Choosing the real good over the apparent good.

The guests invited to the Royal wedding chose what was convenient, even apparently good in their estimation, over the much better and real good of attending the wedding feast.

Why? Was it out of laziness? Because of self interest? They didn’t like the host?

Also the man without the wedding garment did much the same.

In ancient Palestine, one of the social customs at wedding banquets was for the host to provide a festive garment for all the guests. It was almost like what a welcome gift is for modern wedding receptions.

It could be something as simple as a coloured scarf or shawl. With all the guests wearing this garment, an atmosphere of unity and joy was created, and the special honour of the bride and bridegroom (who were wearing different garments), was emphasised.

In the parable, after the banquet has begun, the king comes in and finds a guest without a wedding garment.

There are only two possible reasons why a guest wouldn’t have a wedding garment. Either he sneaked in without being invited,

or he didn’t care about celebrating the wedding and just wanted enjoy the food and drink while doing his own thing.

In either case, such a guest is not a guest at all because he has no relationship to the bride and bridegroom, and so he has no reason to be there. And so the king threw him out.

Again, this guest was also operating out of self interest. He wasn’t interested is celebrating the Prince’s wedding.

We probably think we wouldn’t do such things. But we do. Whenever we rail against or push against things which aren’t as we like them to be, we can be said to be choosing what is apparently good to us but may be not the good that others have for us or that which God is producing in our lives. Our vision and understanding are limited.

The reality of our Christian existence, demands constant conversion. This is a continuous surrender to God and God’s ways. This is so hard because it means going against our first inclinations and, at times, our self-interest.

As I watch my parents grow older I am beginning to understand this surrender to God is not just spiritual but also bodily. One cannot grow old with faith, and not bit by bit let one’s life surrender into God’s hands, often through greater dependence on other people.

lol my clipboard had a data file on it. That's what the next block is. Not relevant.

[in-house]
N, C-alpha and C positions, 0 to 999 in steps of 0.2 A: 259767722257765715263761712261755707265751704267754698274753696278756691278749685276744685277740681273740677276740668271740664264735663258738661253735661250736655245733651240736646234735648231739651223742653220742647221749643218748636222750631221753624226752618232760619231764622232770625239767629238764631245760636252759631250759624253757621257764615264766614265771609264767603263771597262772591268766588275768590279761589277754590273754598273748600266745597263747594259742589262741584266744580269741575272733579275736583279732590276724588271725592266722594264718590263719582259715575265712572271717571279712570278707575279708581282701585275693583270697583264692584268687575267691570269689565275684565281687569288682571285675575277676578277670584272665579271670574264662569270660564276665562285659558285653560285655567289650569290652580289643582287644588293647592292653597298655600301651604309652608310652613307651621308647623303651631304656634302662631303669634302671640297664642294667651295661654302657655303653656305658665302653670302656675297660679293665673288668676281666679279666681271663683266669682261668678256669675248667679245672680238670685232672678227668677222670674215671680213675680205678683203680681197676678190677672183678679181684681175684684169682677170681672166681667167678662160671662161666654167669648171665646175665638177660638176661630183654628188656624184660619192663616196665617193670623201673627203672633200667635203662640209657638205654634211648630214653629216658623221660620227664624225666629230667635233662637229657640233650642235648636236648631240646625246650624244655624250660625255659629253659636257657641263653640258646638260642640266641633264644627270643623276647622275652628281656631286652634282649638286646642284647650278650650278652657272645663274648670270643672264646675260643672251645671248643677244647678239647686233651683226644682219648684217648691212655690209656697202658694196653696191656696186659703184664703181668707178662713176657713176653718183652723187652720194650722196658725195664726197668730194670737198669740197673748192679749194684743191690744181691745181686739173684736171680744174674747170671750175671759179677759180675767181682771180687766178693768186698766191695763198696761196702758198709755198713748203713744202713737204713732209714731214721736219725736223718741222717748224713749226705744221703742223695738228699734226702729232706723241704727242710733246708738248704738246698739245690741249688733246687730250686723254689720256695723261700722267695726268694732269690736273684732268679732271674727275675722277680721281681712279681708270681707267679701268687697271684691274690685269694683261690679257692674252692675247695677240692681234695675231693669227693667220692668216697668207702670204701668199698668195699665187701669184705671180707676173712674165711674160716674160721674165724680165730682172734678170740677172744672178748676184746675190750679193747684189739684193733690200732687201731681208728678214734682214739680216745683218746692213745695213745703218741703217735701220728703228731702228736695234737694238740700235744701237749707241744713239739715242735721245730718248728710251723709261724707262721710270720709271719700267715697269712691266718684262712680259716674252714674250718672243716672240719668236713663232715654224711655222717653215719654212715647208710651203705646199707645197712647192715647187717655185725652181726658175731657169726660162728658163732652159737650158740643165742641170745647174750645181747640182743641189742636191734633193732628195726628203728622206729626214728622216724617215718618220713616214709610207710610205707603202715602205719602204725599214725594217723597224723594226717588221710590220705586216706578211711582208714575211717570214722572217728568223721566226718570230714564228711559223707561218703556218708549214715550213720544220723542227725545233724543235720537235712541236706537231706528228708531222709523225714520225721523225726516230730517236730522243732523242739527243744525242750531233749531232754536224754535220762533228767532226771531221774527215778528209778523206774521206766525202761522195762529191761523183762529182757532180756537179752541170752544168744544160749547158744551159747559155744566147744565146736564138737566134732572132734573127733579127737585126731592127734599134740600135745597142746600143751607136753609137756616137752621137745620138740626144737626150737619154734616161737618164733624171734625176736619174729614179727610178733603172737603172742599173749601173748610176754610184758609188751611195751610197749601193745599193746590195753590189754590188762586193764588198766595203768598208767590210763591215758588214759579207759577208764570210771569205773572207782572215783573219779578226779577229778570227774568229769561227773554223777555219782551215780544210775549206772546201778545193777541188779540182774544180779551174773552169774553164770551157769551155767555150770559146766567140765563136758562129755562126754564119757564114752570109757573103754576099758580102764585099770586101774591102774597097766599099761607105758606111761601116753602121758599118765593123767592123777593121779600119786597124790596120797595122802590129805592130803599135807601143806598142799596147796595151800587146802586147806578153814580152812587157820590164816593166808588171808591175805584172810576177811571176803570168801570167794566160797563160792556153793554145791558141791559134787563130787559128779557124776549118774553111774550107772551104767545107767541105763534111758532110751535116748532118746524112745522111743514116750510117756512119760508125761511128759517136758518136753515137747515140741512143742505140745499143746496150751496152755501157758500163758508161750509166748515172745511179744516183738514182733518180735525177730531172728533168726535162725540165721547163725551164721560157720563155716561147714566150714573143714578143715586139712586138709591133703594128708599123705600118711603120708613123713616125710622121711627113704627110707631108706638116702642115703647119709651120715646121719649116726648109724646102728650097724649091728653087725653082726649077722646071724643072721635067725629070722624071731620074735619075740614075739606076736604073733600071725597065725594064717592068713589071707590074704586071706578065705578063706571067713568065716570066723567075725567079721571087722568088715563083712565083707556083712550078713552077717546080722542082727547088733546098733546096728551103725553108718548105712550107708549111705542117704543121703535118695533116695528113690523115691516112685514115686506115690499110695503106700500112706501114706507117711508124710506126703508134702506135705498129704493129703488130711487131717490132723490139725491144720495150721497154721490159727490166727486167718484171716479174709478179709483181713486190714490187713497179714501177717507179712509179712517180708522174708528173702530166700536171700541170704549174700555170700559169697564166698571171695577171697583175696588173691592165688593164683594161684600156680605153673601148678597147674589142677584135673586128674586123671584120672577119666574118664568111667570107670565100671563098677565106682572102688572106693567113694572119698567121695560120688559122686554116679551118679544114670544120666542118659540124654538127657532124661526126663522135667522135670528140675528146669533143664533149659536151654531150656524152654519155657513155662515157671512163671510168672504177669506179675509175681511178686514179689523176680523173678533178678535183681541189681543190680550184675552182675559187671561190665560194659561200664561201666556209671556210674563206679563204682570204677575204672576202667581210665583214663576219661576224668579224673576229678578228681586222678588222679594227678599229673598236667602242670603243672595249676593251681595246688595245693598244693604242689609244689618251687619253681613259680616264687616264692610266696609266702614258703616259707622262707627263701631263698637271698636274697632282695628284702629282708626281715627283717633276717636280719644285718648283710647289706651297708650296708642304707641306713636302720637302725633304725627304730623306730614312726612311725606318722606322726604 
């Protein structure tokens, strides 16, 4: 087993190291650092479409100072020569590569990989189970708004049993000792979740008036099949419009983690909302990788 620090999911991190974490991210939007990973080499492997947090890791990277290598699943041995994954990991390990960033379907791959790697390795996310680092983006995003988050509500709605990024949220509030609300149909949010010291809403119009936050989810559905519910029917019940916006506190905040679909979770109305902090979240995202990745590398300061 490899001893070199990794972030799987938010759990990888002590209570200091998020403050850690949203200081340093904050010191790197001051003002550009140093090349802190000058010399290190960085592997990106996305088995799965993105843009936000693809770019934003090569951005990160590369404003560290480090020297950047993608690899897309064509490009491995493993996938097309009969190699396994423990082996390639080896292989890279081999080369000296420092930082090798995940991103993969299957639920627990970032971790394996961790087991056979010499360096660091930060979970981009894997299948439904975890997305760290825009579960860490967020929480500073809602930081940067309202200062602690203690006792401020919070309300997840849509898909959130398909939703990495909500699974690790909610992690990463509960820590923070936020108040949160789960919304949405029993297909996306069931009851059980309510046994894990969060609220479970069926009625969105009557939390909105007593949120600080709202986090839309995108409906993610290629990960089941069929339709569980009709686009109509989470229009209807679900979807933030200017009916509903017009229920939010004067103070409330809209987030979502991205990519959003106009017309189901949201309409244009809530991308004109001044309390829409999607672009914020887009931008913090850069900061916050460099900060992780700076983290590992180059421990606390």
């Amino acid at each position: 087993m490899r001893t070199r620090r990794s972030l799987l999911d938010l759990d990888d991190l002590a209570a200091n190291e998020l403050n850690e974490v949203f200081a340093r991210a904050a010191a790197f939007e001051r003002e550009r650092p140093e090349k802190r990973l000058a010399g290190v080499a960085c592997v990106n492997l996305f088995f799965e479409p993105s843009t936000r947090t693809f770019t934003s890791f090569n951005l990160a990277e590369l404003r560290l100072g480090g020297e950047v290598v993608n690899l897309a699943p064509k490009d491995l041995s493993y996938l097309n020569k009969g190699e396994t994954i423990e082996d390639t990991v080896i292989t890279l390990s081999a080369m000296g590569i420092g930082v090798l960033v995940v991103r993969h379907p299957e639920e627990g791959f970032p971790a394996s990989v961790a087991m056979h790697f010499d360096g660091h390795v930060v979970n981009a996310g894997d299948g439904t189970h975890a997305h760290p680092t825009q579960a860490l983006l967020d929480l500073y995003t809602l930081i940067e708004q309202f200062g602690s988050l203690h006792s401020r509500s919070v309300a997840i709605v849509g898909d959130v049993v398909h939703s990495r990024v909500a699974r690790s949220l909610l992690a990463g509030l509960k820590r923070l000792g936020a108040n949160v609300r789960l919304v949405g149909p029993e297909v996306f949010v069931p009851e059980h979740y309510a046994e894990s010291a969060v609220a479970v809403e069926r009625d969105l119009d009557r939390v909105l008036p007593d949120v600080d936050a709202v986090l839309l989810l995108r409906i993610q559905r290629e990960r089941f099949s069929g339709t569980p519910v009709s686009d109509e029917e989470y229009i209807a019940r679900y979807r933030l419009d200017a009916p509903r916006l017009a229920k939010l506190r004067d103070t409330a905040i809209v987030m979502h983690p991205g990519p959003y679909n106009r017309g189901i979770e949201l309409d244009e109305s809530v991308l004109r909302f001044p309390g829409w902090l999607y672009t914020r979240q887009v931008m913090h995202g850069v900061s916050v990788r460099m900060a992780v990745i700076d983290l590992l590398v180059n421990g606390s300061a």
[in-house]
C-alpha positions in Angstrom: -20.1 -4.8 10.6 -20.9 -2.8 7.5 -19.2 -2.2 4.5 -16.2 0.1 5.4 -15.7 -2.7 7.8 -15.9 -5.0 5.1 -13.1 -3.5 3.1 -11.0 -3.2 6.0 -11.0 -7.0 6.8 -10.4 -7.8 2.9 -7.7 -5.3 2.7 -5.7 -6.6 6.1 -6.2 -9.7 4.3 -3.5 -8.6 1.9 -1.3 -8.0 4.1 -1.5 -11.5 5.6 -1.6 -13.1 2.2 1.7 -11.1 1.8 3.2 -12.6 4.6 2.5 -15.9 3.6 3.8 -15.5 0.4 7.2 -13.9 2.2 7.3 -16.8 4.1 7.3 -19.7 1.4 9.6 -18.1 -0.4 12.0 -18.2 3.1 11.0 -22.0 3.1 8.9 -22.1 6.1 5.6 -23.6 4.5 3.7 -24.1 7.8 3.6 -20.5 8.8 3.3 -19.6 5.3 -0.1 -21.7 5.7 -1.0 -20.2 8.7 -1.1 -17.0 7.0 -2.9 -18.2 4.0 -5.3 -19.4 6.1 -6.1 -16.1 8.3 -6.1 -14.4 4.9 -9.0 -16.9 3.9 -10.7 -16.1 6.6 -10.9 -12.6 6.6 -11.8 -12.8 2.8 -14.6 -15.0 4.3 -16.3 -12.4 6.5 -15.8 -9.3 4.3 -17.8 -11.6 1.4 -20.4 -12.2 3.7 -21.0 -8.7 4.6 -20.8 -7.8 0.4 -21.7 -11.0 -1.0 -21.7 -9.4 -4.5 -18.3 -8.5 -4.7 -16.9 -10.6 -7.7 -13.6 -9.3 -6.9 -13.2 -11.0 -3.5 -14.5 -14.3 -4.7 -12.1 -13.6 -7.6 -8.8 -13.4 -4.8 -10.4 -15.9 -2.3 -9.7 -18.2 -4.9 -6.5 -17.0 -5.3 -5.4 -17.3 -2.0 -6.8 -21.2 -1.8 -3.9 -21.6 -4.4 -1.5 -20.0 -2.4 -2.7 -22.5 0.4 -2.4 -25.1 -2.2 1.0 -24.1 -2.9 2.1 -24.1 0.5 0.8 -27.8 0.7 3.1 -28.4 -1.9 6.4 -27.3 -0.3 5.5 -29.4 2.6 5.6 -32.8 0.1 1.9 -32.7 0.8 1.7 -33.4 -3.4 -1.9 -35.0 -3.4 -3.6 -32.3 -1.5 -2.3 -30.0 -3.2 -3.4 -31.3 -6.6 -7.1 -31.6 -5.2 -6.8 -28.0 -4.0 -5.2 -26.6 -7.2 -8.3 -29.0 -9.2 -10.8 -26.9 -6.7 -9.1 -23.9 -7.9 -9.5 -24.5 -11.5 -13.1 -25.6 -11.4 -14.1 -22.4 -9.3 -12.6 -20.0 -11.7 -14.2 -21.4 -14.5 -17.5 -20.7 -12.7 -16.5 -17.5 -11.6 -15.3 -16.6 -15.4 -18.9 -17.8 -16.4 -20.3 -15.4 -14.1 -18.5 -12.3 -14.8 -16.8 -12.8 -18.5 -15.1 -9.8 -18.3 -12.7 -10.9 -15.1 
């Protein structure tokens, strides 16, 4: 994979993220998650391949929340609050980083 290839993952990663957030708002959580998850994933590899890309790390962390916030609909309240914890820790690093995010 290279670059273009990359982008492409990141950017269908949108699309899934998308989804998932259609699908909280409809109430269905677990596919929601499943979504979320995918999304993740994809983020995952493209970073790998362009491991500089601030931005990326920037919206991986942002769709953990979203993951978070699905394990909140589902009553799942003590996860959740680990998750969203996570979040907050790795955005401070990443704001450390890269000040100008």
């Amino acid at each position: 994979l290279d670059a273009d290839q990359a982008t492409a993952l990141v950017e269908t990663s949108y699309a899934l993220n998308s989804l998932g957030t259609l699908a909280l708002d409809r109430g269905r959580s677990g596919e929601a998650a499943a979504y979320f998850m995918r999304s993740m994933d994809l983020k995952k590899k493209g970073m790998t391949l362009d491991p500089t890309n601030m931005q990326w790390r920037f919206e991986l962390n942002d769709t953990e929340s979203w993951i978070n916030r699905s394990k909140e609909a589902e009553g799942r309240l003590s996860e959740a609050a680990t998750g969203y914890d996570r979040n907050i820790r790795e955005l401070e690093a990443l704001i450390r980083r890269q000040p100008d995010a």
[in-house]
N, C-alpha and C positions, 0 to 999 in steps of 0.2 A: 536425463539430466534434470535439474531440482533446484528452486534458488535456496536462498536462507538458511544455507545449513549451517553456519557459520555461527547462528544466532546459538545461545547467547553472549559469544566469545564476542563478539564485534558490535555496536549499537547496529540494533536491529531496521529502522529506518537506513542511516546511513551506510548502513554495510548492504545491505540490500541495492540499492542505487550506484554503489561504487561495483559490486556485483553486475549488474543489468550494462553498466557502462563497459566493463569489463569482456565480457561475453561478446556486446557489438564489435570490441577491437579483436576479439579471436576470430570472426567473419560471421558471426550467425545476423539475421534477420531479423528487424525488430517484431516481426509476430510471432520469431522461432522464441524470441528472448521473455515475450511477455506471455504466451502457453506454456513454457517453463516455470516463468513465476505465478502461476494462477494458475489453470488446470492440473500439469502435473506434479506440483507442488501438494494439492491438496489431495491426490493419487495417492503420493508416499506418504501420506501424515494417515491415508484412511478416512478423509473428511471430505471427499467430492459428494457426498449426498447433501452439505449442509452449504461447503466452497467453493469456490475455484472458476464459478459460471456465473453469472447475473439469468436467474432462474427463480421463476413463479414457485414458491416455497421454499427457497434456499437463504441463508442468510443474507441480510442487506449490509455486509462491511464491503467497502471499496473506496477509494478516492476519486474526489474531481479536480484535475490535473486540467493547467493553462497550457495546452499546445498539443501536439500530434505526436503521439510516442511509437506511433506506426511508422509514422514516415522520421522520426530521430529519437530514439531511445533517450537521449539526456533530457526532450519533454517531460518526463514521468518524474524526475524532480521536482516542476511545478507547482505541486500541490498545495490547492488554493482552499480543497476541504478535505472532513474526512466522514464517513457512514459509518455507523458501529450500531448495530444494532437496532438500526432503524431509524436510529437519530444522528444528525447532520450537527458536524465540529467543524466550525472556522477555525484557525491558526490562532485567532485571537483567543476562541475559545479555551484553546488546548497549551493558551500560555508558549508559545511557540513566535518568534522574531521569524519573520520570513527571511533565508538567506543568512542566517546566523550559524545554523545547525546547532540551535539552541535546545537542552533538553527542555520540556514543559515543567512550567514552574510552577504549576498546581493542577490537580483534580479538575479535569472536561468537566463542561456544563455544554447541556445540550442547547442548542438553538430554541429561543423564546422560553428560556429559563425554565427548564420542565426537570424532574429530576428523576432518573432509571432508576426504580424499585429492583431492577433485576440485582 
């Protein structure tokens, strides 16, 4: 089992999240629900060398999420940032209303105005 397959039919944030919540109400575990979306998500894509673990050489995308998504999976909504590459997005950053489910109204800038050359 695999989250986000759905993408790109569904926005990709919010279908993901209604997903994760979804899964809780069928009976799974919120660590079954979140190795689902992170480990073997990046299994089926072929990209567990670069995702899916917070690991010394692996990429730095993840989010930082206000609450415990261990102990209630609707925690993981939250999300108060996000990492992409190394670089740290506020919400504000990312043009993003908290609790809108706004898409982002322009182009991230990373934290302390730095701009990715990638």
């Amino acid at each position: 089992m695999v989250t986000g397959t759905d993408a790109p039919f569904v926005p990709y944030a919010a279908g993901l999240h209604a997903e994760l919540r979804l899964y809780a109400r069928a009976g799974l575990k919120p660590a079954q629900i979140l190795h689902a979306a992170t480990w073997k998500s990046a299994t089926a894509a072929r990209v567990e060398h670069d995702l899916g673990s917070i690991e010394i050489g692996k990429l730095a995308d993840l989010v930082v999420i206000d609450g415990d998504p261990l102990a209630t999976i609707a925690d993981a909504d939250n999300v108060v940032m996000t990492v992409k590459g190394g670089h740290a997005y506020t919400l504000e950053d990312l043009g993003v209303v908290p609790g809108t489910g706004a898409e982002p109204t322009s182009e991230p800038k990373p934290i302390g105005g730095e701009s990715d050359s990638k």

The English artist, William Hunt, captured this conversion and surrender in an interesting way in his famous painting called “The Light of the World”. Some of you have probably seen this impressive painting.

Hunt painted it in 1852, as an expression of his personal conversion to Christ.

It shows the large wooden door of a country cottage, which is located on the edge of a forest, far away from other houses or towns.

Around the door weeds have grown up, and the landscape looks abandoned, uncultivated, and hostile.

It is nighttime.In the darkness, the full moon forms a halo around the head of Christ, who is standing in front of the door.

He holds a lantern in his left hand, and with his right hand he is knocking on the door.

Hunt was part of the “pre-Raphaelite” school of painters, who were interested in complex symbolism.

In this painting, the cottage symbolises the soul, the door is human freedom, and Christ is the light that brings hope and meaning to the darkness within.

It’s a haunting painting in many of its details.

First of all, it’s counterintuitive to have a stranger wandering the woods at night carrying a light. Usually, the light would come from inside the place of residence, and the strange wanderer would be seeking relief from the darkness outside.

But another detail is even more eloquent: no doorknob or handle can be seen on the outside of the door. This implies that the door can only be opened from within.

Christ is knocking on the outside, patiently waiting to bring his light into the house, but only those on the inside can let him in.

Our lives must be opened to Christ, day by day, situation by situation. We must allow Christ in. There must be no doors within our inner self or in our exterior life that are closed to Christ.

When all doors are opened and we welcome Christ is then we can say with St Patrick said “Christ abide and ne’er depart.”

May Christ assist us with his grace to always choose the real good, which is Him, over what might be apparently good for

a passing moment.